While this “break” from school has certainly been unexpected and stressful, there are plenty of things that we, as students, can do to de-stress and stay healthy — and that doesn’t just mean exercise. From hula hooping to baking to color-coding your bookshelf, there are many ways that you can cure your boredom. Here are four ideas to make the best of this time off from school.
# 1: Learn a new skill. Is there a keyboard in your house that you’ve been wanting to learn how to play for years? Have you always wanted to learn how to draw? Are you interested in origami? Take advantage of your time over this break and learn something new. First think about what interests you (sports, music, art, etc), and then go from there. If you can’t teach yourself, there are plenty of tutorials online for different skills (not to mention countless apps and websites as well). Do some research and jump into it!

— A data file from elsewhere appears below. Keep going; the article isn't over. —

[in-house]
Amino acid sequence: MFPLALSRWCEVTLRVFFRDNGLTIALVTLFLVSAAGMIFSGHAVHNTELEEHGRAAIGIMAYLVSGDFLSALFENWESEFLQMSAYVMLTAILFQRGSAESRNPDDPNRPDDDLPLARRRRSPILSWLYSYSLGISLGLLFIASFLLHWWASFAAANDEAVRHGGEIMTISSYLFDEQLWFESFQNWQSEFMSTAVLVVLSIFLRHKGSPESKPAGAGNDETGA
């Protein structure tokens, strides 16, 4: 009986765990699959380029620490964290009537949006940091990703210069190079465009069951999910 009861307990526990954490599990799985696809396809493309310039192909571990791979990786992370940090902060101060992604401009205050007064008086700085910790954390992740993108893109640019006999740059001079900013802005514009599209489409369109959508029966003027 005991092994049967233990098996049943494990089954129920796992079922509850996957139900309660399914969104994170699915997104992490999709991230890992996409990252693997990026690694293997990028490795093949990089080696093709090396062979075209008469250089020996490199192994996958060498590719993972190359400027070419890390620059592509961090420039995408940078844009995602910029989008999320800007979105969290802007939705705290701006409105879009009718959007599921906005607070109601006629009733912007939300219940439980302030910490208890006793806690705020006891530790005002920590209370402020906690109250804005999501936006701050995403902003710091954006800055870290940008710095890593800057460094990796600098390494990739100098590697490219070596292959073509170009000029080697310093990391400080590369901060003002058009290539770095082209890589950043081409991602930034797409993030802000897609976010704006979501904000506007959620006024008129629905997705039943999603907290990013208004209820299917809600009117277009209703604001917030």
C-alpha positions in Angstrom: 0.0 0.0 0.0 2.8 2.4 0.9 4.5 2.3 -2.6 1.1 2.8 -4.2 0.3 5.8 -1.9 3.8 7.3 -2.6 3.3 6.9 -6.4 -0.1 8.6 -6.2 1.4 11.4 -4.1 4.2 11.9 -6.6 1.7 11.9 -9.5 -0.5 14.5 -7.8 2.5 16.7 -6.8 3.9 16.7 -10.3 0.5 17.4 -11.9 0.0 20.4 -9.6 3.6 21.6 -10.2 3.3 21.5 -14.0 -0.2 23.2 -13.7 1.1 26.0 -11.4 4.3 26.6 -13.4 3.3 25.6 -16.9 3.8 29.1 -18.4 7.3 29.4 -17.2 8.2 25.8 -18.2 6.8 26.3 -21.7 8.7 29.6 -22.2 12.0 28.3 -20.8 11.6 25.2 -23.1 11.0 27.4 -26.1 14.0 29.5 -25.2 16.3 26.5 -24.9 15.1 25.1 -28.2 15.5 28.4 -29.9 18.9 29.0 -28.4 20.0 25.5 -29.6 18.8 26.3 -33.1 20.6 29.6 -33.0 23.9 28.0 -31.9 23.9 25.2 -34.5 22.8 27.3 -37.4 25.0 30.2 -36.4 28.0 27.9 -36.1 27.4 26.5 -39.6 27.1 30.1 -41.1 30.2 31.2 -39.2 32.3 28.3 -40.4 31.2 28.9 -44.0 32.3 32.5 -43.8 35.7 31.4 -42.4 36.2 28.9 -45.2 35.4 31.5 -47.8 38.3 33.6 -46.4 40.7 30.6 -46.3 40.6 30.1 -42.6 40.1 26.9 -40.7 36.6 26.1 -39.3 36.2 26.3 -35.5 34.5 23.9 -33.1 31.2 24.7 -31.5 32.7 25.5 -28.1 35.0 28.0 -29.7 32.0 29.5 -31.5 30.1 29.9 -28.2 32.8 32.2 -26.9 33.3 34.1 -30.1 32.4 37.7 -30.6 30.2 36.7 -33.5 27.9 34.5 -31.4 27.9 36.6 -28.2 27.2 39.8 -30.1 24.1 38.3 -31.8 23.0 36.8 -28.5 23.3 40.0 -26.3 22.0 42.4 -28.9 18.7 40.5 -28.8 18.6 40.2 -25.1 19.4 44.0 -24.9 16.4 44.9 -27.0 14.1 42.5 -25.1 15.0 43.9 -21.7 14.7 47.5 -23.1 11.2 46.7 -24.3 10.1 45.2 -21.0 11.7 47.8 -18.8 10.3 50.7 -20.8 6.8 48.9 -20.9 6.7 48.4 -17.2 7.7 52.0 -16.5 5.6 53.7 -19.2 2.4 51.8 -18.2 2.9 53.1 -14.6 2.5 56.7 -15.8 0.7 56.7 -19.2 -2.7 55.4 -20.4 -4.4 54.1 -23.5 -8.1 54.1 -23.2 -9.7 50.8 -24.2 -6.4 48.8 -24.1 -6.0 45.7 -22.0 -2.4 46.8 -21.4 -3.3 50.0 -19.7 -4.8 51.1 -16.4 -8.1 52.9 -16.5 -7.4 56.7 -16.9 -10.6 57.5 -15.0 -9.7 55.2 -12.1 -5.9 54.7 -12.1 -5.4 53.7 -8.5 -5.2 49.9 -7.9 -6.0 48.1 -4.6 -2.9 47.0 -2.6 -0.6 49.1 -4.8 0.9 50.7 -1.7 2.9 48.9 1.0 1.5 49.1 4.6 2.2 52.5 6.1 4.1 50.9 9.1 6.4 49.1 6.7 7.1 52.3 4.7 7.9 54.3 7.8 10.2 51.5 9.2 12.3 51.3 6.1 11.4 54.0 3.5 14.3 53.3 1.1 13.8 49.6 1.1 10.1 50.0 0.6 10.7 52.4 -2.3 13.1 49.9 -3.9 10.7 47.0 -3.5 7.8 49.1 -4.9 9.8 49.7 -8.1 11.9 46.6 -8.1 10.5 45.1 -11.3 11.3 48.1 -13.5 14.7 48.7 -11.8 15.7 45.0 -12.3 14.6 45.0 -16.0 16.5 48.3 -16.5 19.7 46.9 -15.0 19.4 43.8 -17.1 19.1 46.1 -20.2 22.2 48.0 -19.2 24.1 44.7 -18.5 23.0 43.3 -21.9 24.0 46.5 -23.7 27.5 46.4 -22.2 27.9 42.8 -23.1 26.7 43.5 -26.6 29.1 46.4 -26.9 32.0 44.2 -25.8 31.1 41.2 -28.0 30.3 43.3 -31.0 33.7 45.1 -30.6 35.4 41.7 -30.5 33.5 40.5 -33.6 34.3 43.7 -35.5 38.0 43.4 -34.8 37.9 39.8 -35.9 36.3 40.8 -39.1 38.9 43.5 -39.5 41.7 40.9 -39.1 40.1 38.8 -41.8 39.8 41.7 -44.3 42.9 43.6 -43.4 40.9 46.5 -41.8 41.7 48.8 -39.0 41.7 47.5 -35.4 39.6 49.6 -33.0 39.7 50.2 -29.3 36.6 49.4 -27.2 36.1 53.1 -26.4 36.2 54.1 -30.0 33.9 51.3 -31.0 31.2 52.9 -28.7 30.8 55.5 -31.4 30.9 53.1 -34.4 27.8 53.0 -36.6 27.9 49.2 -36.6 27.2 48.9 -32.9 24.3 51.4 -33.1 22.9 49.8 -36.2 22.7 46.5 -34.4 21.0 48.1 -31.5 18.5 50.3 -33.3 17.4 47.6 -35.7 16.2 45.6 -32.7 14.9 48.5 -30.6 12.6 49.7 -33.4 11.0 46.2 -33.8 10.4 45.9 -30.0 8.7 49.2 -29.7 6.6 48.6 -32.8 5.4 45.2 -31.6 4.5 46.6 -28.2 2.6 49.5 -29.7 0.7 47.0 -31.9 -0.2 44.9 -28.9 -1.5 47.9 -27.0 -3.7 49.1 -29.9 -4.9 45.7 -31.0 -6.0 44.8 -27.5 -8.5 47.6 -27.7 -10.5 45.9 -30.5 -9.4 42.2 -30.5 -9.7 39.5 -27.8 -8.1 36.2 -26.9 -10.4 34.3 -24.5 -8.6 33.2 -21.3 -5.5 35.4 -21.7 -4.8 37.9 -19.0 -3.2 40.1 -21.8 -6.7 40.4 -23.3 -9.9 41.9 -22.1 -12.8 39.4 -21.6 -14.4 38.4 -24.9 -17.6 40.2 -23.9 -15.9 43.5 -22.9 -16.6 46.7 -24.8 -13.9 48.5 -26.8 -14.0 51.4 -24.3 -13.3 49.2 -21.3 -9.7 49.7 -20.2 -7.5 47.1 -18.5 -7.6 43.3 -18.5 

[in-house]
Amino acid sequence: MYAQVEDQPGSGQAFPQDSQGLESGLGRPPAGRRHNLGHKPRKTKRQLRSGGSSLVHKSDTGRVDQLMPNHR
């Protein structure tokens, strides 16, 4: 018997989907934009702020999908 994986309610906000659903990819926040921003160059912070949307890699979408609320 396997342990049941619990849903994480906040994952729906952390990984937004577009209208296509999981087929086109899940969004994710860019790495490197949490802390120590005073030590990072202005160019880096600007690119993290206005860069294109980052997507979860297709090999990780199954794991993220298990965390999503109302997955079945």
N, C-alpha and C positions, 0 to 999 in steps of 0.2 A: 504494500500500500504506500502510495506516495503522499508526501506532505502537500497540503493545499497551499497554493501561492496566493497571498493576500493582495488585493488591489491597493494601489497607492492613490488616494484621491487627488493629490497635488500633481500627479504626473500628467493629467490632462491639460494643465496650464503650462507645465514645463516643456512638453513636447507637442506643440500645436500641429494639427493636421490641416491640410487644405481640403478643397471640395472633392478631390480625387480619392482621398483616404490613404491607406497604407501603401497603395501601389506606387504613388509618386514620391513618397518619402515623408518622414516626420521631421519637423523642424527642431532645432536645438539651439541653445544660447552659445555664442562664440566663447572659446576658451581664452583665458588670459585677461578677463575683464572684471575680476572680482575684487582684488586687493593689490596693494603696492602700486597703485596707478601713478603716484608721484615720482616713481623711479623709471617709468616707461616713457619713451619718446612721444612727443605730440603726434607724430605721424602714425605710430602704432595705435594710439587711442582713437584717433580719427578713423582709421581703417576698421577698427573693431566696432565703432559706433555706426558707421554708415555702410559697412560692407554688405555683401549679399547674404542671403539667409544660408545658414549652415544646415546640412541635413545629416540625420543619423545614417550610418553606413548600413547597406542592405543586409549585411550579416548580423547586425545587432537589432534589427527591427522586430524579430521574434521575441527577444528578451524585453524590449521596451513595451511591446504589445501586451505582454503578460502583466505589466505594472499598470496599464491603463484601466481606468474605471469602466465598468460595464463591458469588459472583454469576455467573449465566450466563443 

# 2: Reconnect. As students, many of us live incredibly busy lives and thus find it difficult to keep up with our friendships. Use this time to text a friend or relative that you haven’t spoken to in a while. Reaching out is incredibly important for your mental health; if you’re struggling with who to talk to, please feel free to contact any CHS counselor or teacher. Everyone is here to help.
# 3: Catch up on books, movies, and TV. While binge-watching Netflix can be temporarily fulfilling, consider enjoying other mediums of storytelling as well. Here’s Goodreads’ best books list; it spans from classics to young adult to science fiction, so there’s definitely something for everyone. Not a fan of books? Check out audiobooks and podcasts via Audible, Spotify, or the Books/Kindle app (my personal favorite podcast is John Green’s The Anthropocene Reviewed). If you’re not a TV or literature person, check out this list of movies everyone should watch in their lifetime.
# 4: Learn something. If you’re up for learning more than what you’re currently doing in online school, there are a host of free courses online. Check out Coursera and edX for interesting classes in everything from arts and humanities to computer science. If you want to improve your language skills, Duolingo and Rosetta Stone are great options (you can use Rosetta Stone via the Chatham Library for free).